Cyril-Okafor Jennifer Chigoziri
Source – Jennifer

Social Life

What most of you will soon come to realize is that in law school, “FUN” is whatever you make it out to be. Maami was my rallying point. My evenings in Law school were what I used to socialize. Please get this ; Nigerian Law school is not a place for you to come and gaan kill yourself and die on top of book. Its actually a place to make the best out of. I will admit that one of the regrets I have about law school is that I didn’t socialize much. I spent most of my time amongst familiar faces from Uni and a few new friends, not because I didn’t have the time to meet new people, but I was generally not very keen. I did however try to engage in a few fun activities on campus (not like they were so many anyway) e.g the Play night organized by CLASFON, Praise Night and the Christmas Carol organized by the Catholic Choir. Truth is, most weekends, I wasn’t on campus. I don’t like to be confined to a particular space for too long and so every other weekend I was in town with my fiancé! Hard to believe right? Don’t play yourselves in Law school my friends, don’t. The race is not to the swift…is it?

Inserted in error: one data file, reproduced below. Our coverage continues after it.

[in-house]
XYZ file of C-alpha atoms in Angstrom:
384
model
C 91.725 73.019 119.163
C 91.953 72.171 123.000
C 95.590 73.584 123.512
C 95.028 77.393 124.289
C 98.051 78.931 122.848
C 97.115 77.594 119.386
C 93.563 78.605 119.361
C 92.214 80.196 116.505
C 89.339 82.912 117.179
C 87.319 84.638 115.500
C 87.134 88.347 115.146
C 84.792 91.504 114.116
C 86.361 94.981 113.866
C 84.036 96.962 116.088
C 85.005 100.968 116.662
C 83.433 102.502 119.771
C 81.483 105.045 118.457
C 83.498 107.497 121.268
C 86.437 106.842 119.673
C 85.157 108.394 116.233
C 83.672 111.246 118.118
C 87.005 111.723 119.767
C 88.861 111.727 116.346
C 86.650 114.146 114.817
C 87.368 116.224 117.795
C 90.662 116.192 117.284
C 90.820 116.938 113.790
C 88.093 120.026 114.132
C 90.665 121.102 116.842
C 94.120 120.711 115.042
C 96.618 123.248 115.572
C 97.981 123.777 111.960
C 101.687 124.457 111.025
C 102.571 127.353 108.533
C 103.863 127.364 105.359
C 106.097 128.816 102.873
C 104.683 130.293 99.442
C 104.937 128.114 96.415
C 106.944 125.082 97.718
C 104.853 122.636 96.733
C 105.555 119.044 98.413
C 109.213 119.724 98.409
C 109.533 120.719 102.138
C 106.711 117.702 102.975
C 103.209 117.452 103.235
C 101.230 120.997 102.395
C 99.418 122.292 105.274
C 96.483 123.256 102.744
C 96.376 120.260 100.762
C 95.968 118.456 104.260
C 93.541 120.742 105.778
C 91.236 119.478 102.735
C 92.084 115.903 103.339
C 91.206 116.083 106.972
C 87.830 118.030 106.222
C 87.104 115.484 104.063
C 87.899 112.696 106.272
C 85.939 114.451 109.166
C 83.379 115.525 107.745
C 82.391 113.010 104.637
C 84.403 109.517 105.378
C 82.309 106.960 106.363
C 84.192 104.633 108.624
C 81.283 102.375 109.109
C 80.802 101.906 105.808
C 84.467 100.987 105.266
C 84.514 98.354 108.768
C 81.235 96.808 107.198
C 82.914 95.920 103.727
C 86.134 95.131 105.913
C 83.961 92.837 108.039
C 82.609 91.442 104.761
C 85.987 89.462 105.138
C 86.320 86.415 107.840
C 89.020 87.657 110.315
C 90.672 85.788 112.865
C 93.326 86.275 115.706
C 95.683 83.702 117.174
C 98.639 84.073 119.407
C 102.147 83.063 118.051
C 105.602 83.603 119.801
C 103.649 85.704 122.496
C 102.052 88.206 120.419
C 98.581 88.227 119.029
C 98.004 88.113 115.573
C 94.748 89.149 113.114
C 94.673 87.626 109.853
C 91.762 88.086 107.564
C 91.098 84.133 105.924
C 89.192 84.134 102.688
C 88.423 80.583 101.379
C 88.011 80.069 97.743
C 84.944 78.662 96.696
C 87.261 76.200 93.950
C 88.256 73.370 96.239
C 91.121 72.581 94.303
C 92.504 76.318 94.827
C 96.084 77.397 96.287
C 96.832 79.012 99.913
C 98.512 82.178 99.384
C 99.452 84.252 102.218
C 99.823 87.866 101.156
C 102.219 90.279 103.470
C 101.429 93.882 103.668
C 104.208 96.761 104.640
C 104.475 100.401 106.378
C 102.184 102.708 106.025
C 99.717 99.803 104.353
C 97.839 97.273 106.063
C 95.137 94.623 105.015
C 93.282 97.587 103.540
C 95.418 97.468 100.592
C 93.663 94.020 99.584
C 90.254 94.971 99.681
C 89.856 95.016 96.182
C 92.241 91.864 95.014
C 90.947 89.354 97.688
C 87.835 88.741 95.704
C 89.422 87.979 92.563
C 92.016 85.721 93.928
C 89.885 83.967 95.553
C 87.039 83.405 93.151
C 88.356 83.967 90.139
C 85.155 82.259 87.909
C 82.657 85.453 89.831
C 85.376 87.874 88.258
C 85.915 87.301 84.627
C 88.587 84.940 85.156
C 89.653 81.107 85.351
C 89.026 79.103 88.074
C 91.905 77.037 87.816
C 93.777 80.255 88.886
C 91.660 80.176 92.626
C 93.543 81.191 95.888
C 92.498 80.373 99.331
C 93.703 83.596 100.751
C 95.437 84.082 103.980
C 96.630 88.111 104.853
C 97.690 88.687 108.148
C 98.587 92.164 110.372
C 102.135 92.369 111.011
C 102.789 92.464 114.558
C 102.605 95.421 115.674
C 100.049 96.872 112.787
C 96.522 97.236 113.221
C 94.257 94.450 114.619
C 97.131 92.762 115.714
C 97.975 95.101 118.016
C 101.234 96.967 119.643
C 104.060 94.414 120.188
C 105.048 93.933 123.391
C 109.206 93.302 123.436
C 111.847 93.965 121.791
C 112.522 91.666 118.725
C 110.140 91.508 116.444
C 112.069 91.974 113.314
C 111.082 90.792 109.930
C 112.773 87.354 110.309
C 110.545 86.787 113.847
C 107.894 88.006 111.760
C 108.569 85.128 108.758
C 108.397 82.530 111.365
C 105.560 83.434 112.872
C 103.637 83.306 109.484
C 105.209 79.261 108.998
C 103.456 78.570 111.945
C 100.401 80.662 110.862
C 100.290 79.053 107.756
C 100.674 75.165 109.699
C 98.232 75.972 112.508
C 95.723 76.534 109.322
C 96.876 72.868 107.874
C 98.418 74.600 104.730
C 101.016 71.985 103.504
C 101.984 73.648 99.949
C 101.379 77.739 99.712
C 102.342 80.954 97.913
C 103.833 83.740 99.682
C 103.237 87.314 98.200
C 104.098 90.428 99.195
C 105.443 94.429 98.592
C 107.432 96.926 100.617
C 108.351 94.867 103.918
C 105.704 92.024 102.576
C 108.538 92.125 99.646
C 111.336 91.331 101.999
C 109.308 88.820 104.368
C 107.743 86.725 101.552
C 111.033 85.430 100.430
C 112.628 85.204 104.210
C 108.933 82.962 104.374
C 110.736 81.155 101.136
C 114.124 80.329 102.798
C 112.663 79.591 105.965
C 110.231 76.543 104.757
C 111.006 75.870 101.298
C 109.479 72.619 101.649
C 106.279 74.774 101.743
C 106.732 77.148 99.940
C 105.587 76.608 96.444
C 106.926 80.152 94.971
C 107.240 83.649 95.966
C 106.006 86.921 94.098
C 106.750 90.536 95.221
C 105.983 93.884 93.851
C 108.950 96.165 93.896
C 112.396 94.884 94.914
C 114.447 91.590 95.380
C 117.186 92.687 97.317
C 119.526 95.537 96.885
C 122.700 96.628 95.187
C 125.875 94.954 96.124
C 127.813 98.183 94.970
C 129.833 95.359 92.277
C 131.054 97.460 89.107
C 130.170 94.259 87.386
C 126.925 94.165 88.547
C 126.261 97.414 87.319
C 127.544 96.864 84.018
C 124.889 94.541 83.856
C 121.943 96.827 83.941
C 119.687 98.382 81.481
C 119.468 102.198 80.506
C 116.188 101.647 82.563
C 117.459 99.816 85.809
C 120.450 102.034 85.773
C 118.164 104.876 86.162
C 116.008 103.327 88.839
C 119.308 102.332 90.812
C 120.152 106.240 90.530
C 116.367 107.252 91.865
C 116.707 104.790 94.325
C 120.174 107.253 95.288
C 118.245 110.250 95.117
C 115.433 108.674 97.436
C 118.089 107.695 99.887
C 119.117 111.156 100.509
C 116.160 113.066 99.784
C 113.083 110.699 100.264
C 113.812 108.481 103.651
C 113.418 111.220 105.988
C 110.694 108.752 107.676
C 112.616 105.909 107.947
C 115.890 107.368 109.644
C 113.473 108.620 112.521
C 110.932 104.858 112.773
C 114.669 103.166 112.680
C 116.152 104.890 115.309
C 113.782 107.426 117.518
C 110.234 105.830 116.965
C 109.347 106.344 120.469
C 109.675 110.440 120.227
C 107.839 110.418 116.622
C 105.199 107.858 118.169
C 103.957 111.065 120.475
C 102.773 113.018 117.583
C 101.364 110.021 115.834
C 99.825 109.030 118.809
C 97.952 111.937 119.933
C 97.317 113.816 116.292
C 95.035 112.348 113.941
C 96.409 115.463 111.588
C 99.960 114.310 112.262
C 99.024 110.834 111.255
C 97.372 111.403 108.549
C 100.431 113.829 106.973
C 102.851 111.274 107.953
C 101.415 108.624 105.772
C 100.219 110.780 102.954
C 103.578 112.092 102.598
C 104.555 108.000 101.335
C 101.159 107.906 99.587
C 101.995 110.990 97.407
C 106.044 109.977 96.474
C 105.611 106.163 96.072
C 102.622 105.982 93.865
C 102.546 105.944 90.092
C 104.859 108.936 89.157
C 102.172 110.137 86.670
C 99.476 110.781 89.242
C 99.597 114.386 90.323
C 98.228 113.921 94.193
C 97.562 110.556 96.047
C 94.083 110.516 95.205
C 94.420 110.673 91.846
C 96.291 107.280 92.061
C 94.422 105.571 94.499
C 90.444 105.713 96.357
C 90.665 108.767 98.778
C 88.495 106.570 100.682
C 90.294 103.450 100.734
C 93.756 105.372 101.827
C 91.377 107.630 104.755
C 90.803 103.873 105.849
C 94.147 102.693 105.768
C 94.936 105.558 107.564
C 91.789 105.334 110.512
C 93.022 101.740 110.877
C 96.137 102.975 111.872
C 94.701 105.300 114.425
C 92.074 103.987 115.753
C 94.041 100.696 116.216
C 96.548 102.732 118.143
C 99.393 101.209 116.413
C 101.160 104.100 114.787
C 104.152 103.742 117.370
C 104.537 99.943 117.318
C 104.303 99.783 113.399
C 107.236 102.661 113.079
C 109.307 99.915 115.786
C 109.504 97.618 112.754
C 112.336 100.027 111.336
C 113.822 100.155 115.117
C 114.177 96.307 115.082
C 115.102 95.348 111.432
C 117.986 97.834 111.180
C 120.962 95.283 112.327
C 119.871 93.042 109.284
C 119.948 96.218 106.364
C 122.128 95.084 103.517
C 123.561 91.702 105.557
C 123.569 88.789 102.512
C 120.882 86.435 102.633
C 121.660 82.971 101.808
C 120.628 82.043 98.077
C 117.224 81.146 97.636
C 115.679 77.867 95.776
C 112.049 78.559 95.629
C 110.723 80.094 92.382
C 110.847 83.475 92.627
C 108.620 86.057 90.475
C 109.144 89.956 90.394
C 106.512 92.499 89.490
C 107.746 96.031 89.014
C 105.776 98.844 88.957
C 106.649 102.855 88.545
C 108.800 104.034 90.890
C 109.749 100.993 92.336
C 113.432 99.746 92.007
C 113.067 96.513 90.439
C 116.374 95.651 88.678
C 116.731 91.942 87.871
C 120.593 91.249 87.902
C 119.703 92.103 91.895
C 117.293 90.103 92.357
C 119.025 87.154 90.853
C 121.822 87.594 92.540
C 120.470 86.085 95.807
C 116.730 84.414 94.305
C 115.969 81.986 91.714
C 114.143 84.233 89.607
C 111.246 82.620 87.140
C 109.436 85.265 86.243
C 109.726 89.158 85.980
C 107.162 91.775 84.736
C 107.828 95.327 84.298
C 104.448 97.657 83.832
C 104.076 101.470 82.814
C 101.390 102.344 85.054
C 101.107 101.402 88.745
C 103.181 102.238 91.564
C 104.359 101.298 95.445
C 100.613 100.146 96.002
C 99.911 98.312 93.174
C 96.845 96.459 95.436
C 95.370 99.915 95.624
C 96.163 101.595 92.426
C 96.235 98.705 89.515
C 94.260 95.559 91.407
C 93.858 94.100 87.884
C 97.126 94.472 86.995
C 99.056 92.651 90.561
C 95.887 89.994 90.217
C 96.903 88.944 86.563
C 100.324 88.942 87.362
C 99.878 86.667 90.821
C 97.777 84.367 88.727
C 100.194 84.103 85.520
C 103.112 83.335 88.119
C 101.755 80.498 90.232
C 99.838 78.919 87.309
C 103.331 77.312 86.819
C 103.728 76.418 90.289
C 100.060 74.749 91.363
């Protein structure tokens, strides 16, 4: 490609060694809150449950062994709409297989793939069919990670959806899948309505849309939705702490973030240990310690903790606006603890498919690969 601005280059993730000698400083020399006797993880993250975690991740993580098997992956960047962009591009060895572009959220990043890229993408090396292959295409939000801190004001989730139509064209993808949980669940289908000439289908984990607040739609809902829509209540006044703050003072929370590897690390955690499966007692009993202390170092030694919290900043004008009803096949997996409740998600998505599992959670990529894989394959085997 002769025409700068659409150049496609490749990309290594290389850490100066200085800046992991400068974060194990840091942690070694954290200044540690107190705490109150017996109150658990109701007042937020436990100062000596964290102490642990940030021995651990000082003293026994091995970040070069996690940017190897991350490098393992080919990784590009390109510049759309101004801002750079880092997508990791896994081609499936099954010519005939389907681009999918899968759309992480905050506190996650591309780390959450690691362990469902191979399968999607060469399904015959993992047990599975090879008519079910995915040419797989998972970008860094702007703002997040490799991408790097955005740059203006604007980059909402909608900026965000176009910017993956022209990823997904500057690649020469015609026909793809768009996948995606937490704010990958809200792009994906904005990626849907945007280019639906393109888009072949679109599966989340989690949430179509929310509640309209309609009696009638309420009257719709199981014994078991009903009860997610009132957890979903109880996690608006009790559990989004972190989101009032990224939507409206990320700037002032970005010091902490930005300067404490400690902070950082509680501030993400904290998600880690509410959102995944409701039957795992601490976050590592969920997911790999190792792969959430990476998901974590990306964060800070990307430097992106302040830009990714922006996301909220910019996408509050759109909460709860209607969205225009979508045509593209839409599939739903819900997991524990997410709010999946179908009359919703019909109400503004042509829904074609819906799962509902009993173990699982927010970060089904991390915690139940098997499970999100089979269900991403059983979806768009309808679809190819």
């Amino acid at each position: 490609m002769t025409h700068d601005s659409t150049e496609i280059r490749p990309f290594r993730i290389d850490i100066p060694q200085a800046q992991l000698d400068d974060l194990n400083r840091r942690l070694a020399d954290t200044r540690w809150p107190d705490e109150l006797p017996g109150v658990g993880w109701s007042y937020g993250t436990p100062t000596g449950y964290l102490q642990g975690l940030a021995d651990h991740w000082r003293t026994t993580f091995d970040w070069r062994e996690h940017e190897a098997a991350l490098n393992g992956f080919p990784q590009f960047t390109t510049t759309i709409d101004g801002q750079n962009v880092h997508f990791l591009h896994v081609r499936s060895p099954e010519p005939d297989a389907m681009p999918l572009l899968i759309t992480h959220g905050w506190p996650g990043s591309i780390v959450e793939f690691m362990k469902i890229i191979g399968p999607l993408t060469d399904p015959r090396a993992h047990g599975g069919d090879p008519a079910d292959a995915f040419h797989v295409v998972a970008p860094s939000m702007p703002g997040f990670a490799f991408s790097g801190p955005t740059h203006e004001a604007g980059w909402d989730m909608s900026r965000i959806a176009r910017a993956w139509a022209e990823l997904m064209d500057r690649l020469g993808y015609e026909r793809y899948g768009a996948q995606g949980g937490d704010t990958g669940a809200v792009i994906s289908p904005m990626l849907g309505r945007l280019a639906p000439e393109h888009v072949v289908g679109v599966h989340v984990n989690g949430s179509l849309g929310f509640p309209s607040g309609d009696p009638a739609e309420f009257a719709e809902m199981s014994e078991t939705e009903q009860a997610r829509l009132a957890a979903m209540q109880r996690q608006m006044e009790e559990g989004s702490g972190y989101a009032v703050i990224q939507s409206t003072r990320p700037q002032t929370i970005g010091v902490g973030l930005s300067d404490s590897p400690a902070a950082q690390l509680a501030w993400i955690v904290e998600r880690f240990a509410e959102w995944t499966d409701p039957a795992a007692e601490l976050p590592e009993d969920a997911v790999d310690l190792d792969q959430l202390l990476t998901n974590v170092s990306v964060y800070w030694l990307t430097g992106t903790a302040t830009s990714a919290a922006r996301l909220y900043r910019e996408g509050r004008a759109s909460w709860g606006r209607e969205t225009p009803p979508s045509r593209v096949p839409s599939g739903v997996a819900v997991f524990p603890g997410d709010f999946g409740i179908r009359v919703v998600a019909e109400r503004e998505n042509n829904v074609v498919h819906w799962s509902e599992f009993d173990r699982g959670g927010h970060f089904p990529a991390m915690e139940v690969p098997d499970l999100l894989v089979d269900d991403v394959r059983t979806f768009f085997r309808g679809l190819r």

#MyBarFinalsTestimony is brought to you by the MCQ APP in conjunction with Ekaete Hunter. 

Name: Kuseme, Iseh

Campus: Lagos Campus (First Class), Director General’s Prize for First Class Students

University: University of Uyo, Second Class Upper Division

About: Kuseme Iseh, the fifth girl in a family of six from Akwa Ibom State was born and bred there. She had all her undergraduate studies in Akwa Ibom. She depends on the grace of God to live and achieve all she desires in life.